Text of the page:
Map of battlefield around Monchy le Preux. From ‘Haig’s Dispatches’, April 1917

Orders were received to advance across No-Man’s-Land and link up a line of shell-holes as a ‘jumping-off place’ for the subsequent attack. A Company successfully accomplished the task, and the Battalion earned a message of thanks from the Division which a few days afterwards made the designed attack.

Apart from this achievement, the confused network of old and new trenches occupied during this period offered few features of special interest.

C and A Companies and part of D were in the front line, which ran through chalk and was unsavoury by reason of the dead Germans lying all about. The enemy’s fire was of that harassing kind which began now to mark the conduct of the war. In the old days conventional targets such as roads, trenches, and villages within a mile or two of our front were generally shelled at times which could be guessed and when such places could be avoided. These methods changed. Wherever Infantry or transport were bound to go at special times during the night, the German shells, reserved
by day, were fired. Roads, tracks, and approaches, where in daylight English nursemaids could almost have wheeled perambulators with confidence, by night became hated avenues of danger for our Infantrymen moving up the line or ration carrying to their forward companies. The fire to which they went exposed was the enemy’s ‘harassing fire,’ and we, in our turn, very naturally ‘harassed’ the Germans. At this time a crater on the Arras-Cambrai road which must needs be passed and a shallow
trench leading there from, known as Gordon Alley, were the most evil spots. Monchy, the hill-village which had cost us so many lives to capture, was heavily shelled by German howitzers both day and night; below its slopes lay several derelict tanks.

Our gun positions, in proportion to the new increase in counter-battery work, were also often shelled. Though unconnected with any artillery, our doctor, Stobie, and with him Arrowsmith had a bitter experience of German shells. One fine summer morning the enemy commenced a programme of destructive fire upon some empty gun-pits where the Doctor had his dressing-station. Stobie and Arrowsmith, with their personnel, received a high explosive notice to quit, and their descent into a wrong-facing shaft was next followed by the partial destruction or their only exit. They escaped safely and arrived in a state of pardonable excitement at the deep cave under Les Fosses Farm, where my Company Headquarters and many others were. This cave, perhaps, will bear a short description. In Artois and Picardy where chalk strata prevailed, deep subterranean passages and caves abounded. Under Arras itself sufficient room existed to hold many thousands of out troops, who were housed underground before the battle opened. The Germans more than ourselves exploited this feature of geology. Under Gommecourt and Serre their reserve troops had lurked deep in caves.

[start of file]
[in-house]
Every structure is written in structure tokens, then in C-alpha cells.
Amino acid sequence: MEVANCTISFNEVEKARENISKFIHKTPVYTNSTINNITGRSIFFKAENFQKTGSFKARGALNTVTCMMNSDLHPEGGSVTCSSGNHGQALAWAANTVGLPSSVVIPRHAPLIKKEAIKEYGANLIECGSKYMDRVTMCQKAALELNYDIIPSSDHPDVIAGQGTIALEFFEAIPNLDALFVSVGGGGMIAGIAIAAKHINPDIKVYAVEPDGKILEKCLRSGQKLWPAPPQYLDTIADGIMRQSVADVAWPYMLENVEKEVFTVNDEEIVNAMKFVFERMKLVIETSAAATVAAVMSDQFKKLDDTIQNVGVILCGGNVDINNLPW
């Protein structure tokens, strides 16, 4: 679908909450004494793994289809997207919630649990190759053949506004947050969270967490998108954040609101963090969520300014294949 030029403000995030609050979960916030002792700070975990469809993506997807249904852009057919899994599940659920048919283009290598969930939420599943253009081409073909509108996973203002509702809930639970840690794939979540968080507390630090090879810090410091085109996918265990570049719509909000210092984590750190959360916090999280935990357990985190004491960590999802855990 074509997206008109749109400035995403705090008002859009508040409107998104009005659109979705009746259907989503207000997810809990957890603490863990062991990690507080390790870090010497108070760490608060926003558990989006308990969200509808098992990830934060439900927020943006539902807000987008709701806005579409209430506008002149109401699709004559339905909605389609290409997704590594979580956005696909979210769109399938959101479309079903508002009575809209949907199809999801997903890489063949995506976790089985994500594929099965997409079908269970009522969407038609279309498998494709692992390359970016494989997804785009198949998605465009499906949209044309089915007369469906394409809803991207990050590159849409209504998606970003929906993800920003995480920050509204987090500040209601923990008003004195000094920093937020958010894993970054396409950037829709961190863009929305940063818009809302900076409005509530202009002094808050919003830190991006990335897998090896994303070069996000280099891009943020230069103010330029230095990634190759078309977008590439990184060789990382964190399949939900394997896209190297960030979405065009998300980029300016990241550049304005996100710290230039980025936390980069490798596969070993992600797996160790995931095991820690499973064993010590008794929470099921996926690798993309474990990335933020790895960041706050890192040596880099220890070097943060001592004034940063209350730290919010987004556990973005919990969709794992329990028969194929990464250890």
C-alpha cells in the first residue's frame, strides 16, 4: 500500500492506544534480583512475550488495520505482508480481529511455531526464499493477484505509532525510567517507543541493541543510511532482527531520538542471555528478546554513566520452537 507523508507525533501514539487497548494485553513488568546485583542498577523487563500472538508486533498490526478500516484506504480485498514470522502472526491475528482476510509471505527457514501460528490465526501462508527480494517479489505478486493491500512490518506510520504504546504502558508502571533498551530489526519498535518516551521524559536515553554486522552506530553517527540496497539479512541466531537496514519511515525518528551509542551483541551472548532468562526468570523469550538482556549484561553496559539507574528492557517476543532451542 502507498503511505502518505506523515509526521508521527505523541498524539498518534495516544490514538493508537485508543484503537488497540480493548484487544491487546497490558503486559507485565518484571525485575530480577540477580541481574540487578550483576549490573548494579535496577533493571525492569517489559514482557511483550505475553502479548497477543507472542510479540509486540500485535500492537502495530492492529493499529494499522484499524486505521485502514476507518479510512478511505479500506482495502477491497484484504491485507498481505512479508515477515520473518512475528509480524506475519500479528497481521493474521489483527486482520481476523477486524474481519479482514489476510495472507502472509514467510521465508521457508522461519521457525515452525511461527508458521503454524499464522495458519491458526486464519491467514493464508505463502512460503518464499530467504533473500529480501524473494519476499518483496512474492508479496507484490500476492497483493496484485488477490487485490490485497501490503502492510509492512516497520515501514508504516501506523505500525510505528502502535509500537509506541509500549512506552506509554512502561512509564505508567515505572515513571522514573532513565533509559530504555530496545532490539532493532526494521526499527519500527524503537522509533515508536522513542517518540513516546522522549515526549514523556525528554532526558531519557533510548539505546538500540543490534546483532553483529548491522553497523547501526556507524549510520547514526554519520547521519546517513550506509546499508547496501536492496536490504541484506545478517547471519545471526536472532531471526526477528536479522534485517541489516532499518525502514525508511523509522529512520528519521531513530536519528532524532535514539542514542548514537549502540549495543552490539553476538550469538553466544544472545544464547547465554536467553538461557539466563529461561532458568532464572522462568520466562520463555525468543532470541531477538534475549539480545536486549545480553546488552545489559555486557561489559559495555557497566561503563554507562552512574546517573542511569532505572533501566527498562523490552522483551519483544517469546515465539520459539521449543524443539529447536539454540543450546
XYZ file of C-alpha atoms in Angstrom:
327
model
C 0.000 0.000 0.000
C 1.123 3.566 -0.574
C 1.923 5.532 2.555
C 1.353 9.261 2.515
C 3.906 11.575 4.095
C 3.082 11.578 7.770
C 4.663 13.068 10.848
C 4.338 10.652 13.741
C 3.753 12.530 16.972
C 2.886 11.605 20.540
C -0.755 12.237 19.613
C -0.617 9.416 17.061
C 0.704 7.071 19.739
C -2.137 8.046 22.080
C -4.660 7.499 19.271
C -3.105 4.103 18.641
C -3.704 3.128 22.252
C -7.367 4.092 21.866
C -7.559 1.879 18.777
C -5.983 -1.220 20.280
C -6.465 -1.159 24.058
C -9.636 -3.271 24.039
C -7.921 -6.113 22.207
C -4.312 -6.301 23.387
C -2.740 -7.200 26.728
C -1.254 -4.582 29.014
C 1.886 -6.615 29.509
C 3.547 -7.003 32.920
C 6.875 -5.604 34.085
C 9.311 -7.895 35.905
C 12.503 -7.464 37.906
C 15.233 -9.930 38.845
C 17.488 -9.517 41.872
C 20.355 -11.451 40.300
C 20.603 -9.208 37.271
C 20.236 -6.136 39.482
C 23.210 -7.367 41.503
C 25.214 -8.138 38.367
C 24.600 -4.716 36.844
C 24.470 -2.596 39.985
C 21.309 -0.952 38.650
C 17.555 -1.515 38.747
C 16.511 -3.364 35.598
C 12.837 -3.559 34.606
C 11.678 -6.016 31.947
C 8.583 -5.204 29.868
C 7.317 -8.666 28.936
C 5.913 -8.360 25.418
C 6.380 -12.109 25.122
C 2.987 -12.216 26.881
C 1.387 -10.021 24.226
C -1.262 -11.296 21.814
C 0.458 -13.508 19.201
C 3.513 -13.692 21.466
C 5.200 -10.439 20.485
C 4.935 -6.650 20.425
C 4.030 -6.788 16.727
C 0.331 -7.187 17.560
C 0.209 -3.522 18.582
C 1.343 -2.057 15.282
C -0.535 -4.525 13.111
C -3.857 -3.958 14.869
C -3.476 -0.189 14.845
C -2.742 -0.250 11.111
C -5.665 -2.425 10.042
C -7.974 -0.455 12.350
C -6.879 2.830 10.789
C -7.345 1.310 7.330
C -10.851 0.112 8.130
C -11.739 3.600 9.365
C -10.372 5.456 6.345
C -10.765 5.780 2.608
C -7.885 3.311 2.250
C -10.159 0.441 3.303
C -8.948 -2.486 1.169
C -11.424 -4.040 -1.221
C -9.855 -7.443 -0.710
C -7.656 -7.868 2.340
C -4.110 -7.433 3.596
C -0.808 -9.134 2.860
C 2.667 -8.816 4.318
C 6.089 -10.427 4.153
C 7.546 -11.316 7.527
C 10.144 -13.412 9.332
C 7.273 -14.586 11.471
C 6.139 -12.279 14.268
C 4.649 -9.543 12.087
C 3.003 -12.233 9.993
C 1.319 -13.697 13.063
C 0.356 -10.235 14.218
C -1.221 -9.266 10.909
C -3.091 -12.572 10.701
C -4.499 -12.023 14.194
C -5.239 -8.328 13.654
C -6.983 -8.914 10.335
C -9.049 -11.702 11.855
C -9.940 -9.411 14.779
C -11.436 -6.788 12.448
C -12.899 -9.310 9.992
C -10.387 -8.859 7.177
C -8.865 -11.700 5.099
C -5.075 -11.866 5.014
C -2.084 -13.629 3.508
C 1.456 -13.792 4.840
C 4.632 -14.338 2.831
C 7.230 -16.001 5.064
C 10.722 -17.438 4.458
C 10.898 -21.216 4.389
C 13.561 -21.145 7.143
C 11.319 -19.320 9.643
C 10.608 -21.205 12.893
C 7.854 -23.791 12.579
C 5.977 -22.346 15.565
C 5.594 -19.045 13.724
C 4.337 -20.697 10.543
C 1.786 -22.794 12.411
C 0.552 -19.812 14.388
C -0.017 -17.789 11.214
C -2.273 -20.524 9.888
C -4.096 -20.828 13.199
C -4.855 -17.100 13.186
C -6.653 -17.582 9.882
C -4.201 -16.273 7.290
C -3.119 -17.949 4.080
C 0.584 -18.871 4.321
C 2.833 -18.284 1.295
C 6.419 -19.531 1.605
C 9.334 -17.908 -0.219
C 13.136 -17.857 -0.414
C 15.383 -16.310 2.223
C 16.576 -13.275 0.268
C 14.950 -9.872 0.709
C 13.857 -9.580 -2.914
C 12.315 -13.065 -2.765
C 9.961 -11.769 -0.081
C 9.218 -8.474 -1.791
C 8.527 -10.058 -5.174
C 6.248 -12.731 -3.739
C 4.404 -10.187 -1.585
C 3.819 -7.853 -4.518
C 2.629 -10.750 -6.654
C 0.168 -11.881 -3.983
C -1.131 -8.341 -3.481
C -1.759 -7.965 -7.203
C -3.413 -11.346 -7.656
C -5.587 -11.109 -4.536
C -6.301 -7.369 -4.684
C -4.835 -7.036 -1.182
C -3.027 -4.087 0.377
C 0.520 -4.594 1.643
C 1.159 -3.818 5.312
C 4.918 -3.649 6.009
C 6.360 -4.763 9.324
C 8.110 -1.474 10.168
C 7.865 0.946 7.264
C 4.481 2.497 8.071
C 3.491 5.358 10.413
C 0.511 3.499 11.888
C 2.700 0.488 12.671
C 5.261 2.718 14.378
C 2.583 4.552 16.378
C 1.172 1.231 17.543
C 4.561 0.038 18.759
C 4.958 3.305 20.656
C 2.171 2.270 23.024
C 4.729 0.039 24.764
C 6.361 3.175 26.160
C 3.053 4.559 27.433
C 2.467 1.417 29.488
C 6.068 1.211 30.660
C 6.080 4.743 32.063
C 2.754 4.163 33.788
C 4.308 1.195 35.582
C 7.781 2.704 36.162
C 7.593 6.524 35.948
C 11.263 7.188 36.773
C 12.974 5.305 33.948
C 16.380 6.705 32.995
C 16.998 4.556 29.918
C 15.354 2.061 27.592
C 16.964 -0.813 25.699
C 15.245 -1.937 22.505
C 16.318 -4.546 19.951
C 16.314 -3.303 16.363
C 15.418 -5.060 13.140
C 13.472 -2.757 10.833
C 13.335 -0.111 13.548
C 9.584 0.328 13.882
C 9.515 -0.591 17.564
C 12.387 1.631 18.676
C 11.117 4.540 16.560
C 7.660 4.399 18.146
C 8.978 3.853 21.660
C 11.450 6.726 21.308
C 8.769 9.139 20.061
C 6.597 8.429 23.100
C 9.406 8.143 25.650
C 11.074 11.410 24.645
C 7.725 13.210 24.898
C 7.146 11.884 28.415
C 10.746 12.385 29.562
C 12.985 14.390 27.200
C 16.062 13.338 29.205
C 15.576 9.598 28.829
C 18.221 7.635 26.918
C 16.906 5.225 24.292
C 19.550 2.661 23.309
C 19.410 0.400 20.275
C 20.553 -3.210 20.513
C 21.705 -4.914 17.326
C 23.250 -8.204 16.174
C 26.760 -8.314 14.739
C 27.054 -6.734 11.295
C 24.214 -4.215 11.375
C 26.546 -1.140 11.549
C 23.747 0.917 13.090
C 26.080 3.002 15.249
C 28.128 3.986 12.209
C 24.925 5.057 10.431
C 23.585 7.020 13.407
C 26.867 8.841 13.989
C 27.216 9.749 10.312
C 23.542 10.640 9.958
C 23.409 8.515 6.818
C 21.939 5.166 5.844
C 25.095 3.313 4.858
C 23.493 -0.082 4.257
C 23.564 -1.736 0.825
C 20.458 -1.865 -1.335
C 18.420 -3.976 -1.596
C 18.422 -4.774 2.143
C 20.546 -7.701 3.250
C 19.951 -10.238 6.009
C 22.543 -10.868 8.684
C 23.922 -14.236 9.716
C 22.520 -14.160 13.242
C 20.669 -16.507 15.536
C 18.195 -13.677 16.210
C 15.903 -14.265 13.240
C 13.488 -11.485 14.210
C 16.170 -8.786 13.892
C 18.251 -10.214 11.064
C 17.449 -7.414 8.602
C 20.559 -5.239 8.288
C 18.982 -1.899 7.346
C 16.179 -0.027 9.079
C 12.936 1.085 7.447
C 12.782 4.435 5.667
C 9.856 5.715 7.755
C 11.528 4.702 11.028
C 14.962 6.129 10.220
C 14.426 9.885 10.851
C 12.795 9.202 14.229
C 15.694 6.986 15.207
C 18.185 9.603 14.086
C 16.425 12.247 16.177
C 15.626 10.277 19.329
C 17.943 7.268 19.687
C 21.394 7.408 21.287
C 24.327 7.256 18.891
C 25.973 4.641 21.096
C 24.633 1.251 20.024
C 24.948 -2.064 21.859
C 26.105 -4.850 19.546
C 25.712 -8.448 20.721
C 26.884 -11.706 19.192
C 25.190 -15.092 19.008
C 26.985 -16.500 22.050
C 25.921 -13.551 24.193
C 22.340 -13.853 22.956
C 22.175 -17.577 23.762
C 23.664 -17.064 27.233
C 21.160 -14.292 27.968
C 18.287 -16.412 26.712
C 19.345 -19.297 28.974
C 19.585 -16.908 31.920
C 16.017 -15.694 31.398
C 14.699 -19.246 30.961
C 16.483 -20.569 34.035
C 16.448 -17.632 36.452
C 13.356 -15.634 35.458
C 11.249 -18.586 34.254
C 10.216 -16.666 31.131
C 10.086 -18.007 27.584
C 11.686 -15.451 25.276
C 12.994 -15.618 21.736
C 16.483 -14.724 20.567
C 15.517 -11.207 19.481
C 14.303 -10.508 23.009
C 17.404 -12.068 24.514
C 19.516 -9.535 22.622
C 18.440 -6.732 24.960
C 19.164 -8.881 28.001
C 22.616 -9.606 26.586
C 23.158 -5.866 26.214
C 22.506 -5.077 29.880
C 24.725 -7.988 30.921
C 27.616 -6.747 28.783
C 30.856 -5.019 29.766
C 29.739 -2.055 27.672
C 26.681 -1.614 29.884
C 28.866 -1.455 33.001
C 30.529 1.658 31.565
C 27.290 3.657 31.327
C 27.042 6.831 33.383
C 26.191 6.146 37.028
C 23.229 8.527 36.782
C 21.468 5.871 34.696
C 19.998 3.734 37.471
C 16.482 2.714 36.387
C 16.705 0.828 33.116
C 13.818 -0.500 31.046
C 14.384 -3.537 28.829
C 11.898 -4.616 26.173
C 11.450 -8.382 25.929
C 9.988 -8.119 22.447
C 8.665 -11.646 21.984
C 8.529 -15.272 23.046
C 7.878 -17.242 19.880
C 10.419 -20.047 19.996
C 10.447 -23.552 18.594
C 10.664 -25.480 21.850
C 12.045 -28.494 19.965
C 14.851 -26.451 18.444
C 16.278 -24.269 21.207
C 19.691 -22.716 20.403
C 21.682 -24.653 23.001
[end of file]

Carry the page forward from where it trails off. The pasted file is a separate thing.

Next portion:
In the Champagne more striking instances occurred of whole battalions issuing from hidden passages and exits to the fight. The cave below Fosses Farm was about 40 feet below the ground. Of most irregular shape, it branched and twisted into numerous alleys and chambers through the chalk. In it lived representatives of the Artillerv, Royal Engineers, New Zealand Tunnellers, the whole of B Cmpany, parts of Headquarters, the Doctor’s personnel, and my own Company Headquarters.

The cave was dimly lit by a few candles. Throughout the day and night there were perpetuaI comings and goings, and it was common to sec men, dazzled by the outside sun, come stumbling
down the stairs and tread unseeing on the prostrate forms of those asleep below. The bare chalk was floor, bed, and bench to ail alike. The shadows, the dim groups of figures, and the rough pillars forming walls and roof, gave the impression of some old cathedral. Atone end a hole communicating with the ground above served as the only chimney for the incessant cooking that was going on. The fumes of this huge grill-room, which did duty, not only for the 400 men or so within the cave itself, but for as many situated at a distance in the outside world, lent a primeval stamp to the surroundings. We were cave-dwellers, living in
partial darkness and lacking even the elements of furniture.
Caves, cellars, and deep dug-outs had a demoralising influence upon their occupants. The utter security below, contrasted with the danger overhead–for often the entrances to these refuges were particularly shelled – and the knowledge that at any moment the former might have to be exchanged for the latter could deal a subtle injury to one’s morale. It was a golden rule, one perchance followed by many of out leaders, to make each day some expedition afield before the sun had reached its meridian. On the whole one was happier without deep dug-outs – and safer, too, for to become a skulker was equivalent to death.